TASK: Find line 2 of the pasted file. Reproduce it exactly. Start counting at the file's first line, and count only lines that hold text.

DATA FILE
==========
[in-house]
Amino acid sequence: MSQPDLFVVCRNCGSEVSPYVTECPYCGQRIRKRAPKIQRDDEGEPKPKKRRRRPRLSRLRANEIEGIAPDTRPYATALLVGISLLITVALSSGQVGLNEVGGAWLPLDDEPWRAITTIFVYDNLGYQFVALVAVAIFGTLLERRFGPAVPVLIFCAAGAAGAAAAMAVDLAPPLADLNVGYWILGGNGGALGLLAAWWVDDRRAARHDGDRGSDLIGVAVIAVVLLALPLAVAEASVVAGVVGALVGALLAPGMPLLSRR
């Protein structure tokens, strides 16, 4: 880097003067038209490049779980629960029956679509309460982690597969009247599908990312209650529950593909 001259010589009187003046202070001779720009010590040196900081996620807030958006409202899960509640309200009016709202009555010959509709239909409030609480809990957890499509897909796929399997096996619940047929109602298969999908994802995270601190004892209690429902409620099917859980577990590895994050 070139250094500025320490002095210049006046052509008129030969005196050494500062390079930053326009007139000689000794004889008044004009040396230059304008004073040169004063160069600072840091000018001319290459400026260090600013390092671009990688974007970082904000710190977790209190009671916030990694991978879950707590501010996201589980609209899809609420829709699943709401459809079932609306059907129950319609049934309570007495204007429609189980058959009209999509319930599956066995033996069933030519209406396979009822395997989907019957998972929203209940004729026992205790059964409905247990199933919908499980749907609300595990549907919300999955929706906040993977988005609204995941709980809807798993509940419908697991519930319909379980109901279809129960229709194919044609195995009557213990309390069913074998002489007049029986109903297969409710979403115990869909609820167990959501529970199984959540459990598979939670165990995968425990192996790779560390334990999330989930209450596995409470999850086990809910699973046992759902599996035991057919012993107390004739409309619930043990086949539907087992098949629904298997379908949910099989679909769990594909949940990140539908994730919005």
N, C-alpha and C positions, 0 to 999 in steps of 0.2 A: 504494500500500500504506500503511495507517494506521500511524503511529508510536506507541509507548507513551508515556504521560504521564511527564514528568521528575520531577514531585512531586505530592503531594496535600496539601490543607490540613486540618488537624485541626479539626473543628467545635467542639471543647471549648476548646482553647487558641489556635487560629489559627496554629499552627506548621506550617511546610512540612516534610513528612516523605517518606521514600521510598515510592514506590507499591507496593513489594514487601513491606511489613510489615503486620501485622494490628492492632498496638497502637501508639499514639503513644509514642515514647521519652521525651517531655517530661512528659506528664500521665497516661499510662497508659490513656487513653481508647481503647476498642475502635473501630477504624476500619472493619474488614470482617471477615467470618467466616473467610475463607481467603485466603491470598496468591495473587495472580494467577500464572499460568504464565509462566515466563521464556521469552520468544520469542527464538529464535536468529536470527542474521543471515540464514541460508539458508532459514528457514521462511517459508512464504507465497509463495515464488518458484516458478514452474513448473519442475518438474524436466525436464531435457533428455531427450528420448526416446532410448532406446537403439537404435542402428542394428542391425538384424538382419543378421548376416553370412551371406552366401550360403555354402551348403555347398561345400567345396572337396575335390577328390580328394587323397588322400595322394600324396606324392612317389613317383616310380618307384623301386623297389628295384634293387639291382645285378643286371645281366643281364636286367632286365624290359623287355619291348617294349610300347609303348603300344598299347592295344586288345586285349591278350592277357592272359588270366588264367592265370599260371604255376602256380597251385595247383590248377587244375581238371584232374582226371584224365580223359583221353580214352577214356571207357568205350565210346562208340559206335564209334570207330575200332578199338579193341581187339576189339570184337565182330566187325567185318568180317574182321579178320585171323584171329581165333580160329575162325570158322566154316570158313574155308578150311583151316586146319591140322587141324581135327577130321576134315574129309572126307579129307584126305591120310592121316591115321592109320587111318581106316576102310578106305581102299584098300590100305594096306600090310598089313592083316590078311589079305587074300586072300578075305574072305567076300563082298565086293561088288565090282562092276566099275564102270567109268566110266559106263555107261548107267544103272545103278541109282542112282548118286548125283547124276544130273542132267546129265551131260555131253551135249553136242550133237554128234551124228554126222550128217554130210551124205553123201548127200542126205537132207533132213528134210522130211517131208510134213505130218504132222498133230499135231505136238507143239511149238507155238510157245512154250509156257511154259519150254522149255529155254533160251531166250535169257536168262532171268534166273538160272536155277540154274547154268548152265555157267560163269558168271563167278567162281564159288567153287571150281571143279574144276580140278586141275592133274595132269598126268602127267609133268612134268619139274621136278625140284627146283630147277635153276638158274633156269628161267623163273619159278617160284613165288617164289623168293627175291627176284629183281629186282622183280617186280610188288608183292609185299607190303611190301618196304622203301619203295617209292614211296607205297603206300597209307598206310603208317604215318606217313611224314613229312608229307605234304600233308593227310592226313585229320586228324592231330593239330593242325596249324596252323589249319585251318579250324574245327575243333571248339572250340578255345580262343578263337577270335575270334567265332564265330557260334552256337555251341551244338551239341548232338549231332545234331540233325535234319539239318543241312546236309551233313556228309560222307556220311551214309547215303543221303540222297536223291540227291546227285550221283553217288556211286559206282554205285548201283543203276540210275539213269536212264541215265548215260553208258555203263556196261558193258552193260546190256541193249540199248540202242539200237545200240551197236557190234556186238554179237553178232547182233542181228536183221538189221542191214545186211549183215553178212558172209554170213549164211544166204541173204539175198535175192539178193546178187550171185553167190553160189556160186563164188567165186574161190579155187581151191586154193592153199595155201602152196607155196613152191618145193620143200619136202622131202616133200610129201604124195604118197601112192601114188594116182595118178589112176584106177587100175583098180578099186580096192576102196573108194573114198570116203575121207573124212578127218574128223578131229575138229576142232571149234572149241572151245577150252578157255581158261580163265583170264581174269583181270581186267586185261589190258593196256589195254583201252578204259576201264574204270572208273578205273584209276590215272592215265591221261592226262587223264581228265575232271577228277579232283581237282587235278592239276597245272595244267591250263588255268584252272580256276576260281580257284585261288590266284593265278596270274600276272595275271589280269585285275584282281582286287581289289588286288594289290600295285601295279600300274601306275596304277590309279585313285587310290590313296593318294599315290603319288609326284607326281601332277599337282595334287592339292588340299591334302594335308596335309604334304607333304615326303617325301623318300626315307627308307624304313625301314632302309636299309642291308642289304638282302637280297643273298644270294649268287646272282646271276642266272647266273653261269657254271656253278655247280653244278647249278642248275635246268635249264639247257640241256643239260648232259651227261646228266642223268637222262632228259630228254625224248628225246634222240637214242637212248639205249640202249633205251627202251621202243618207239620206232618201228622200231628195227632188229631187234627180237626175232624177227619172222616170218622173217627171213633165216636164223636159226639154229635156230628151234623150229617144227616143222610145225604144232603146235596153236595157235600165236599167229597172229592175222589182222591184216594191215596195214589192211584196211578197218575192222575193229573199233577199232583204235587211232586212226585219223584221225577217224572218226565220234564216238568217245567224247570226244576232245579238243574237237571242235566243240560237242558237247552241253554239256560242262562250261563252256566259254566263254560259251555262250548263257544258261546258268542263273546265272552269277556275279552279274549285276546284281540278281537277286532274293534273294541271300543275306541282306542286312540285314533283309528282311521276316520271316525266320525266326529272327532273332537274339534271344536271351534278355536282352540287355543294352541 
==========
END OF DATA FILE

Amino acid sequence: MSQPDLFVVCRNCGSEVSPYVTECPYCGQRIRKRAPKIQRDDEGEPKPKKRRRRPRLSRLRANEIEGIAPDTRPYATALLVGISLLITVALSSGQVGLNEVGGAWLPLDDEPWRAITTIFVYDNLGYQFVALVAVAIFGTLLERRFGPAVPVLIFCAAGAAGAAAAMAVDLAPPLADLNVGYWILGGNGGALGLLAAWWVDDRRAARHDGDRGSDLIGVAVIAVVLLALPLAVAEASVVAGVVGALVGALLAPGMPLLSRR